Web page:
Yeah. Definitely stroking out. “Huh?”
Beth smirks like she’s making fun of him—no, not making fun, because that’s too mean spirited and Beth Greene don’t got a mean bone in her skinny little body. Teasing him, more like it, and forget the dead walking, that’s how you know the world’s ended, because in no saner scenario would a cornfed teenager like her have the nerve to tease a mean old redneck like him.
“Y’know, October? Tenth month of the year, Halloween’s on the thirty-first—you have heard of Halloween, right?”
“Rings a couple bells,” Daryl says, and Beth giggles. Yet more proof they’re in the end times: he’s never made nobody giggle before. He crouches down next to her and peers at the shelf she was digging through, but all he sees are some empty wrappers and emptier plastic bags. “What’s Halloween got to do with anythin’, anyway?”
“Well,” says Beth, “it’s fall.”
The leaves turning over accompanied by the growing chill in the air would indicate as much, yeah. “No shit.”
Beth doesn’t let his lack of enthusiasm deter her, because of course she doesn’t. “And, well, we can’t know for sure without a calendar, but we should be comin’ up on Halloween, right? If we haven’t passed it already. Anyway, the point is—”
There’s a point? Thank Christ.
“—I know Carl can’t go trick-or-treating or anythin’ like that, but I was tryin’ to find some candy so he’d have somethin’, at least. And if all this—stuff—had started right around October of last year, there’d be big bags of sweets lyin’ around. Y’know, for the trick-or-treaters?”
Yeah, Daryl knows what she means, even though he never went trick-or-treating himself. Closest he ever came to it was getting bullied into going out on Mischief Night with Merle. “Uh-huh.”
“Yeah, well, as it is, I can’t even find a freakin’ Hershey bar.” Beth crosses her arms and scowls at the empty shelf like it just grew a tongue and insulted her mother. “Why’s everybody gotta raid the candy, jeez.”
Was that a rhetorical question? Just in case it wasn’t, Daryl shrugs and says, “Candy bar’s better’n no food at all, ain’t it?”
“Yeah, you’re right. Stupid question.” Beth unfolds her arms and rests her hands in her lap. Picks at her cuticles. She looks…sad. Defeated. “So much for that, huh?”
Shit. Shit, shit, shit. Daryl suppresses a surge of panic. Mumbles, “Don’t worry about it. It’d only piss Carl off, anyways, you treatin’ him like a kid.”
Going by the wounded deer look Beth gives him, he said exactly the wrong thing, because of course he fucking did. “But he is a kid.”
He’s got some firsthand experience with this, at least, thanks to his hazy memories of what it was like to be a preteen boy. “Yeah, he is. Don’t mean he wants the reminder, an’ besides, he—”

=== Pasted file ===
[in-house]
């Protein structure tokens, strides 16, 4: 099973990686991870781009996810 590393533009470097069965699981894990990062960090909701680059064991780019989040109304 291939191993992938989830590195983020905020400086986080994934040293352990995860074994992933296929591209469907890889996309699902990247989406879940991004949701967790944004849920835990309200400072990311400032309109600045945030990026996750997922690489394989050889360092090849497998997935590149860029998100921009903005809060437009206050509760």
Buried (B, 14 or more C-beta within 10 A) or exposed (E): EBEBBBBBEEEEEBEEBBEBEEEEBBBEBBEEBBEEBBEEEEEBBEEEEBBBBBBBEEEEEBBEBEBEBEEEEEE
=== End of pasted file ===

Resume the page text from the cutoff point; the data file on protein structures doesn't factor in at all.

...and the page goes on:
Yeah, nope. Daryl coughs and subsides; and Beth’s expression shifts from hurt to curious, which is frankly worse. “He what?”
Daryl glances around, cocking his head to one side as he listens for approaching walkers. None, unfortunately, manifest themselves, so he drops his gaze and scratches his fingernails against his crossbow’s strap; they’re getting ragged and need trimming. “’Cause he’s got a crush on you, Jesus. Wants you to think’a ’im as a man, prob’ly, an’ grown men don’t go fuckin’ trick-or-treating. Shit, girl, don’t tell me you ain’t noticed ’im moonin’ after ya all over the damn place.”
“Oh.” Beth giggles again, albeit nervously. “Yeah, I’ve, uh. I’ve noticed. I think it’s ’cause—well, ’cause I’m the only girl he knows who’s close to his age, ain’t I? Slim pickings, y’know?”
He doesn’t mean to snort, but it happens anyway. Just who does this girl thinks she’s fooling? Yeah, she’s the only girl Carl knows who’s sorta close to his age, but even if there were twenty teenage girls in their group, Daryl’d bet his crossbow that Carl wouldn’t have eyes for anyone but Beth. Daryl never had a lot of crushes himself, growing up—and by not a lot he means none at all—but if he had, he thinks he probably would’ve gone for someone like the girl in front of him.
But thinking about that shit makes his chest go all tight like he’s been running for miles without a break, so he resolves to stop thinking about it. Or would, anyway, if Beth didn’t ask, “What’s so funny?”
Like hell he’s gonna tell her. “Nothin’.”
“C’mon, don’t gimme that.” Beth tilts her head like she’s trying to catch Daryl’s eye, sloppy ponytail waterfalling over her shoulder. “You think I’m silly, don’t you? For wantin’ to do somethin’ like this.”
“Little bit,” Daryl admits, but he doesn’t like the self-deprecating cant to Beth’s smile, so he adds, “I get it, though. You’re jus’ tryna do somethin’ nice for the kid.”
“Tryin’,” Beth stresses, still with that self-deprecating little half smile that Daryl really fucking hates for some goddamn reason. She pushes to her feet and offers him a hand up, and he gives that hand the hairy eyeball before standing under his own power. Beth shrugs and giggles and wrinkles her nose, all, Well, I offered.
Daryl tries very, very hard not to think that that shit’s cute as hell. Tries and fails because, much as he’d like to pretend otherwise, he doesn’t actually have a heart of stone, and this girl here is adorable enough to put cartoon bunnies to shame.